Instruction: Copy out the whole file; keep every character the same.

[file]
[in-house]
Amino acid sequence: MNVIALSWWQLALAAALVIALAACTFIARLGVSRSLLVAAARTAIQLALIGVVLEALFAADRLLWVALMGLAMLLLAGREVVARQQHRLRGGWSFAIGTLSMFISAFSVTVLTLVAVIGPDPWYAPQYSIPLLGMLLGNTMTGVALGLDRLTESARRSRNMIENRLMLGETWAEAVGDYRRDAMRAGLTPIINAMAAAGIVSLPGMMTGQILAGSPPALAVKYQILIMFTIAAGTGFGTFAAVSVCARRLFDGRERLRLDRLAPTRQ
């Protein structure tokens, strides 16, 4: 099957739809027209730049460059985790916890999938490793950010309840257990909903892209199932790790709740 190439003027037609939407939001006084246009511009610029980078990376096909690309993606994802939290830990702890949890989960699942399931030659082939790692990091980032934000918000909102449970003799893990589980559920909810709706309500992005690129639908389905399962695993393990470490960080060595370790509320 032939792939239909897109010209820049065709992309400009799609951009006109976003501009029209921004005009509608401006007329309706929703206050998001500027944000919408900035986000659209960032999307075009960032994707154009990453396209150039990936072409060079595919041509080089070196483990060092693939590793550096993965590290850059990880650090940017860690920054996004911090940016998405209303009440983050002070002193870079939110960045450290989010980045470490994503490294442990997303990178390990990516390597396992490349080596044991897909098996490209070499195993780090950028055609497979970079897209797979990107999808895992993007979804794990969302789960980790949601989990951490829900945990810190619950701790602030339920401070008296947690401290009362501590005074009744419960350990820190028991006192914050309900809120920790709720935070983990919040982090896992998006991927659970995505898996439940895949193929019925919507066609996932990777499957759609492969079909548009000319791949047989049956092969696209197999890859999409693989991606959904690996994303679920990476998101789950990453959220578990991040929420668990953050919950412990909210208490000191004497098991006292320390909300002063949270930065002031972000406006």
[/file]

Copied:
[in-house]
Amino acid sequence: MNVIALSWWQLALAAALVIALAACTFIARLGVSRSLLVAAARTAIQLALIGVVLEALFAADRLLWVALMGLAMLLLAGREVVARQQHRLRGGWSFAIGTLSMFISAFSVTVLTLVAVIGPDPWYAPQYSIPLLGMLLGNTMTGVALGLDRLTESARRSRNMIENRLMLGETWAEAVGDYRRDAMRAGLTPIINAMAAAGIVSLPGMMTGQILAGSPPALAVKYQILIMFTIAAGTGFGTFAAVSVCARRLFDGRERLRLDRLAPTRQ
């Protein structure tokens, strides 16, 4: 099957739809027209730049460059985790916890999938490793950010309840257990909903892209199932790790709740 190439003027037609939407939001006084246009511009610029980078990376096909690309993606994802939290830990702890949890989960699942399931030659082939790692990091980032934000918000909102449970003799893990589980559920909810709706309500992005690129639908389905399962695993393990470490960080060595370790509320 032939792939239909897109010209820049065709992309400009799609951009006109976003501009029209921004005009509608401006007329309706929703206050998001500027944000919408900035986000659209960032999307075009960032994707154009990453396209150039990936072409060079595919041509080089070196483990060092693939590793550096993965590290850059990880650090940017860690920054996004911090940016998405209303009440983050002070002193870079939110960045450290989010980045470490994503490294442990997303990178390990990516390597396992490349080596044991897909098996490209070499195993780090950028055609497979970079897209797979990107999808895992993007979804794990969302789960980790949601989990951490829900945990810190619950701790602030339920401070008296947690401290009362501590005074009744419960350990820190028991006192914050309900809120920790709720935070983990919040982090896992998006991927659970995505898996439940895949193929019925919507066609996932990777499957759609492969079909548009000319791949047989049956092969696209197999890859999409693989991606959904690996994303679920990476998101789950990453959220578990991040929420668990953050919950412990909210208490000191004497098991006292320390909300002063949270930065002031972000406006």